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Hungarian legislation to ban changing sex on official documents  

May 20, 2020 CNA Daily News 0

CNA Staff, May 20, 2020 / 06:36 pm (CNA).- A bill passed by the Hungarian Parliament this week stipulates that birth certificates and other identification documents must state individuals’ sex at birth and cannot be changed based on gender identity.

The legislation was proposed by the Fidesz party, led by Hungarian Prime Minister Viktor Orbán. It passed 133 votes to 57, and now awaits the signature of President János Áder.

Orbán said the bill would help prevent legal ambiguity. An individual’s sex would be repalced with the phrase “sex assigned at birth” on official documents and in the national registry.

Advocates of the bill argued that it is impossible to completely change a person’s biological sex, and that this reality should be reflected in the civil registry, Forbes reported.

The government’s communication office stressed that the change “does not affect men’s and women’s right to freely experience and exercise their identities as they wish,” according to the BBC.

Deputy Prime Minister Zsolt Semjen presented the bill on March 31 as part of a wide-ranging packet of legislation. Opposition parties issued amendments, but these were thrown out on Tuesday.

LGBT advocates and opposing parties have decried the law, arguing that it could further discrimination against the transgender community. MP Bernadett Szél described the legislation as “evil.” Tina Korlos Orban, vice president of the Transvanilla Transgender Association, said the change in policy will create a sense of panic among the transgender community.

The Vatican’s Congregation for Catholic Education denounced gender ideology last year and affirmed the principles of human dignity, difference, and complementarity, while rejecting unjust discrimination.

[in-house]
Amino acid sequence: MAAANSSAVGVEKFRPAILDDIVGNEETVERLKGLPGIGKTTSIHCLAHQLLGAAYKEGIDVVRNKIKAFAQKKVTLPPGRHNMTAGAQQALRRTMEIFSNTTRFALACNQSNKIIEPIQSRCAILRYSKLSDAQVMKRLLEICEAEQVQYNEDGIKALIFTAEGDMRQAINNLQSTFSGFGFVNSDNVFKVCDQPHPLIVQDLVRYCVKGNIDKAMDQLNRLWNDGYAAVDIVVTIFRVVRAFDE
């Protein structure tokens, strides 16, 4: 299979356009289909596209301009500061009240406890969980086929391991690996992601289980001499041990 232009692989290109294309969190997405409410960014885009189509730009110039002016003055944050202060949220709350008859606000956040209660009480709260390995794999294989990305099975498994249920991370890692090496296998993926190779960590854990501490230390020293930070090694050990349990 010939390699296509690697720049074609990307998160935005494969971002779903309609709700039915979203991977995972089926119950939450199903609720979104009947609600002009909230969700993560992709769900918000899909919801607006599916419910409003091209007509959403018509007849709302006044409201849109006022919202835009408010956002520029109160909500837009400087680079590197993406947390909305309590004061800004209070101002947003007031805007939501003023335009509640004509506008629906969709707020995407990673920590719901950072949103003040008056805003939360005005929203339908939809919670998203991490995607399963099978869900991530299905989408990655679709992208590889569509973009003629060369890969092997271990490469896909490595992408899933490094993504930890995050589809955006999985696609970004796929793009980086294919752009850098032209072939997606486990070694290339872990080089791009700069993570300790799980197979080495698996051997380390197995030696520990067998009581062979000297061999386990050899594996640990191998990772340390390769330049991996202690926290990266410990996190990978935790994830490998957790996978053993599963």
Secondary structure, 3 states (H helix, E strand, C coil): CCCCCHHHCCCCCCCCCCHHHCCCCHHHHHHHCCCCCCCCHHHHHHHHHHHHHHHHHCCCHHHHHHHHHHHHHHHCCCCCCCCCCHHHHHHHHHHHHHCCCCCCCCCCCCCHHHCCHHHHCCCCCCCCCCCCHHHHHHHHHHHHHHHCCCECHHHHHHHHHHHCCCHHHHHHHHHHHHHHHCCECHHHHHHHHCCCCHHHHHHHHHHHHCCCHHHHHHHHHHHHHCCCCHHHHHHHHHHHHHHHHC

“In all such [gender] theories, from the most moderate to the most radical, there is agreement that one’s gender ends up being viewed as more important than being of male or female sex,” the congregation wrote in a June 2019 document, entitled “Male and Female He Created Them.”

“The effect of this move is chiefly to create a cultural and ideological revolution driven by relativism, and secondarily a juridical revolution, since such beliefs claim specific rights for the individual and across society,” the document said.

 

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Seminarians need ‘solid formation’ in hospital ministry, chaplain says

May 19, 2020 CNA Daily News 2

CNA Staff, May 19, 2020 / 01:30 pm (CNA).- Future seminarians should receive an “absolutely solid formation” in hospital ministry, a priest working with coronavirus patients has said.

Fr. Joe McNerney, a full-time hospital chaplain in the Diocese of Portsmouth, England, said that before the COVID-19 crisis, healthcare chaplaincy was a sometimes marginalized ministry.

“I think now we are seeing the absolute importance of hospital chaplaincy and how essential a ministry it is — not just during this time, but even when this thing passes — and that people in their seminary training have an absolutely solid foundation as part of their formation,” the priest told CNA.

McNerney, who has worked in hospitals since 1997, said “the whole way of doing chaplaincy has changed enormously” since the pandemic.

Strict preventative measures amid the pandemic force chaplains to focus on being alongside patients “during this very, very distressing time for them,” he explained.